Last week, Jasmine Gallup wrote about the Triangle’s plans for a commuter rail system and the challenges that lie ahead in bringing that vision to fruition. Many readers were upset to learn that the proposed rail line won’t extend past Durham to Chapel Hill, especially after the failed attempt to build a light rail line between the town and Durham.
They were also incredulous to see that the plans don’t include a stop at RDU Airport. Readers had other thoughts, too.
An email from reader Iain Burnett:
This article kept mentioning cost-cost-cost, but who ultimately pays? If the train system expects to pay off its loans with fares, prepare for a downward cycle of reduced ridership and increasing fares. A county tax can work because of all it will do to benefit road congestion, but good luck convincing the people who don’t commute on the worst roads and who would never benefit from a train ride to pay. Perhaps a commercial tax on all the businesses bringing in all of the people in all of their single passenger cars? This detail seems at least as important as where the tracks and stations go, how often service is, and how the region plans to handle final-mile transport and passenger car parking.
And one from reader Kenneth Morehead, who confuses commuter rail with light rail but makes some points all the same:
The “Stuck in Traffic” article on “light” rail was informative and frustrating. Light rail is a K-line model train! We can do so much better than “light” rail. How about something along the lines of skytran? skytran.com The exponential cost savings will mean the whole population in the Triangle can be served, not just those along the rail line. We can have lines running all over the Triangle, up Guess Road, out Erwin Road, all over Raleigh, to Chapel Hill and Carrboro. This is a solution that could invigorate the local economy (how many times do we forgo a trip into town to eat because of the parking hassle)? No need for school buses or stressful carpooling if there’s a change in school schedules or after school activities. Can’t drive due to vision problems or struggling to get around w/o a car? Duke opts out because of the noise and vibration? Skytran solves all this quickly and we’re off the petroleum standard. Please—let’s have REAL public transportation for everyone that’s fast, cheap, fun, cool clean and safe!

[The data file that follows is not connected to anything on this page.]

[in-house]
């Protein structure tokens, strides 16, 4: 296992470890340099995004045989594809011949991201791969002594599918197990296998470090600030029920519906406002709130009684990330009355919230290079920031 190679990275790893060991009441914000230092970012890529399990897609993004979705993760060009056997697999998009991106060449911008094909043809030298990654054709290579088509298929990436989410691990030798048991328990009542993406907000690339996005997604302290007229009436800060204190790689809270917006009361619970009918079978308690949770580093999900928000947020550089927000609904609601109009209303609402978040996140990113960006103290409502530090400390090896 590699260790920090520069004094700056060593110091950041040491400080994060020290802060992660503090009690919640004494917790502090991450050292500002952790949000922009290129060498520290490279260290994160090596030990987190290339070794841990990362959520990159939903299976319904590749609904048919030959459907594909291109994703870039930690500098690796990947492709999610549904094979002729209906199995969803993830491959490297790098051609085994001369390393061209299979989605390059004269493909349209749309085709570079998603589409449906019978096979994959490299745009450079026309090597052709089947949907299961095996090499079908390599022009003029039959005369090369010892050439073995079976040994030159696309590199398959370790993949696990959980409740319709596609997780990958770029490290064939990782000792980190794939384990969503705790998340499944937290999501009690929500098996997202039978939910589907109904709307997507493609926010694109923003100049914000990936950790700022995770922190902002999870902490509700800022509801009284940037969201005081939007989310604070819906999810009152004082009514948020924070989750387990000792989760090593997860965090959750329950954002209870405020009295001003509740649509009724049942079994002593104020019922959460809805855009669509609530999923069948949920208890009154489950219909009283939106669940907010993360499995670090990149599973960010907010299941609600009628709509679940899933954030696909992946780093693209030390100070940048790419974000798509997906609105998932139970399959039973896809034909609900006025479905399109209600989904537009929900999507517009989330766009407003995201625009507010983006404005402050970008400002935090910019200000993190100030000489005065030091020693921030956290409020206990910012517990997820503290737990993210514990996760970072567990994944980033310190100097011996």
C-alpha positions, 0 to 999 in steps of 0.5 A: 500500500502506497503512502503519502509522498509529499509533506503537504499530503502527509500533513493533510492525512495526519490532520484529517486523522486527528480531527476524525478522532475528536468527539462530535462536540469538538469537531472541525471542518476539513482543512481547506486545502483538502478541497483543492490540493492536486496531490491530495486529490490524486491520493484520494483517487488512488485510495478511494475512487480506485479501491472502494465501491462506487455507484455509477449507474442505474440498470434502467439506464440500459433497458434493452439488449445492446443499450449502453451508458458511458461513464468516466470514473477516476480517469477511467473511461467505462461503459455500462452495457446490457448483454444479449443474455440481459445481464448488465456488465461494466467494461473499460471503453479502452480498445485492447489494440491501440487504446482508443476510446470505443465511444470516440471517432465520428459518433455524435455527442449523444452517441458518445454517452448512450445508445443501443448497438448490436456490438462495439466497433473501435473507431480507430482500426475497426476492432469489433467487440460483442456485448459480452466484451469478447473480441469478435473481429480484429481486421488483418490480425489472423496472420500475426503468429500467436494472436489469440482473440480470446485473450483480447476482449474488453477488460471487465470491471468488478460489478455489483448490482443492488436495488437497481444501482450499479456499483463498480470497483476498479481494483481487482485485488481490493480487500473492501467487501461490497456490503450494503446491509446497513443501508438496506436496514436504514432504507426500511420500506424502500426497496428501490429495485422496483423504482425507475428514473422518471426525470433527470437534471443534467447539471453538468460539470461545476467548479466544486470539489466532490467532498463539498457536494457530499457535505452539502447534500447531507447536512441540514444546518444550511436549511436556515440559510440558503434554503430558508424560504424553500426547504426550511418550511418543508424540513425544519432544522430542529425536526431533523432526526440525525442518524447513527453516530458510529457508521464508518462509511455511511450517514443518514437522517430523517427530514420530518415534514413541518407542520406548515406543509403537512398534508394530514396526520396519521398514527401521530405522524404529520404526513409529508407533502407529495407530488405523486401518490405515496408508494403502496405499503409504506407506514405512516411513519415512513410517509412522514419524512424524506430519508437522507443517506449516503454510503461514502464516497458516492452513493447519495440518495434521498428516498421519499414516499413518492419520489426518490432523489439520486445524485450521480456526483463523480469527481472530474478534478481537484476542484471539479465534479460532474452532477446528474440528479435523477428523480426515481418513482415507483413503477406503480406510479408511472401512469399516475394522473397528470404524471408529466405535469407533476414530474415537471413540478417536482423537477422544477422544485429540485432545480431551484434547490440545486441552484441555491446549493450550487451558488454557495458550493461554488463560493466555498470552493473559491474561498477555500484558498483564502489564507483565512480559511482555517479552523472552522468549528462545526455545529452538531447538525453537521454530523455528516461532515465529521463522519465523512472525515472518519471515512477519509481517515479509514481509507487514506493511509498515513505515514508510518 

From our Instagram page:
“Well welcome to the 21st century RTP,” wrote commenter @ideacurator. “Those who are opposed to PUBLIC Transportation need to seriously reevaluate reality. The car is becoming a obsolete burden—high cost gas, high cost to own, the impact on the environment. Yes, SOME people are working remotely but those large corporate campus are calling for ‘hybrid working’. RTP can not call itself progressive or a city without a public train to take you to the airport. Besides there are more money wasted on building more highways, scooters, and autonomous vehicles than a good investment in public transportation. I would say the vision is too small. There should be high speed trains from NYC to Florida straight to down I-95. This would connect the rural to the cities and east coast to south.”
“This would be useful but bypassing Fuquay/Holly Springs is a big oversight,” wrote
Commenter @doubl_a_ron is pessimistic:
“People won’t use it as intended. No one is leaving their Tesla, Range Rover, or Audi at home to ride public. Status is more important here.”
As is commenter @brendan1963:
“This will never happen. RTP has the ‘last mile’ problem with getting passengers from an RTP station to the large company campuses. Add in the new increase of remote working.”
Commenter @ericboggs has a salient question:
“Is this post from 2014?”
All jokes aside, we agree that the plan could use some improvement. But building a commuter rail line is undoubtedly an important investment in the region’s future.